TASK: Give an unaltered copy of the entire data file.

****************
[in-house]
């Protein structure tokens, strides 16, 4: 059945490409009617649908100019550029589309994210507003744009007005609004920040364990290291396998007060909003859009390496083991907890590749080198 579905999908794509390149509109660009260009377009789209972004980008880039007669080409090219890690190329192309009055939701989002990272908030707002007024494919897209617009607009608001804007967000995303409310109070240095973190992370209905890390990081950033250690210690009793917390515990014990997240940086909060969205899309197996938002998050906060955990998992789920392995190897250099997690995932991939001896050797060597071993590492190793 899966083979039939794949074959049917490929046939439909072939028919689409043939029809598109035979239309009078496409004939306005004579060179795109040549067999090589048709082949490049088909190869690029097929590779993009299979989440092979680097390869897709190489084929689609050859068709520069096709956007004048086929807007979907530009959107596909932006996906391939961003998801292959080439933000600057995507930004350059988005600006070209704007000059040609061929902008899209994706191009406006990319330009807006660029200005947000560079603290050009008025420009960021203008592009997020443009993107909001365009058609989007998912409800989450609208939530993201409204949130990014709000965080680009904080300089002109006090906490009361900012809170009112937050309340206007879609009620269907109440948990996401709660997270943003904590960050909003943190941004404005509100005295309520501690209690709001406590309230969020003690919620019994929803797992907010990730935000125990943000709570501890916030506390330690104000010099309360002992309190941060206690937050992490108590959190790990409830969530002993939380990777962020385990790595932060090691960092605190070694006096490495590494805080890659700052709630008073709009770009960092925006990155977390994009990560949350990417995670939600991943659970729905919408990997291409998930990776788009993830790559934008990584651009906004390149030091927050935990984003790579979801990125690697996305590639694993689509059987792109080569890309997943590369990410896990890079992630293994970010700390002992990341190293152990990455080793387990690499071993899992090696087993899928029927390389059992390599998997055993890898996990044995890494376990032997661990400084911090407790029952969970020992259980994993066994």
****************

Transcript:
[in-house]
């Protein structure tokens, strides 16, 4: 059945490409009617649908100019550029589309994210507003744009007005609004920040364990290291396998007060909003859009390496083991907890590749080198 579905999908794509390149509109660009260009377009789209972004980008880039007669080409090219890690190329192309009055939701989002990272908030707002007024494919897209617009607009608001804007967000995303409310109070240095973190992370209905890390990081950033250690210690009793917390515990014990997240940086909060969205899309197996938002998050906060955990998992789920392995190897250099997690995932991939001896050797060597071993590492190793 899966083979039939794949074959049917490929046939439909072939028919689409043939029809598109035979239309009078496409004939306005004579060179795109040549067999090589048709082949490049088909190869690029097929590779993009299979989440092979680097390869897709190489084929689609050859068709520069096709956007004048086929807007979907530009959107596909932006996906391939961003998801292959080439933000600057995507930004350059988005600006070209704007000059040609061929902008899209994706191009406006990319330009807006660029200005947000560079603290050009008025420009960021203008592009997020443009993107909001365009058609989007998912409800989450609208939530993201409204949130990014709000965080680009904080300089002109006090906490009361900012809170009112937050309340206007879609009620269907109440948990996401709660997270943003904590960050909003943190941004404005509100005295309520501690209690709001406590309230969020003690919620019994929803797992907010990730935000125990943000709570501890916030506390330690104000010099309360002992309190941060206690937050992490108590959190790990409830969530002993939380990777962020385990790595932060090691960092605190070694006096490495590494805080890659700052709630008073709009770009960092925006990155977390994009990560949350990417995670939600991943659970729905919408990997291409998930990776788009993830790559934008990584651009906004390149030091927050935990984003790579979801990125690697996305590639694993689509059987792109080569890309997943590369990410896990890079992630293994970010700390002992990341190293152990990455080793387990690499071993899992090696087993899928029927390389059992390599998997055993890898996990044995890494376990032997661990400084911090407790029952969970020992259980994993066994």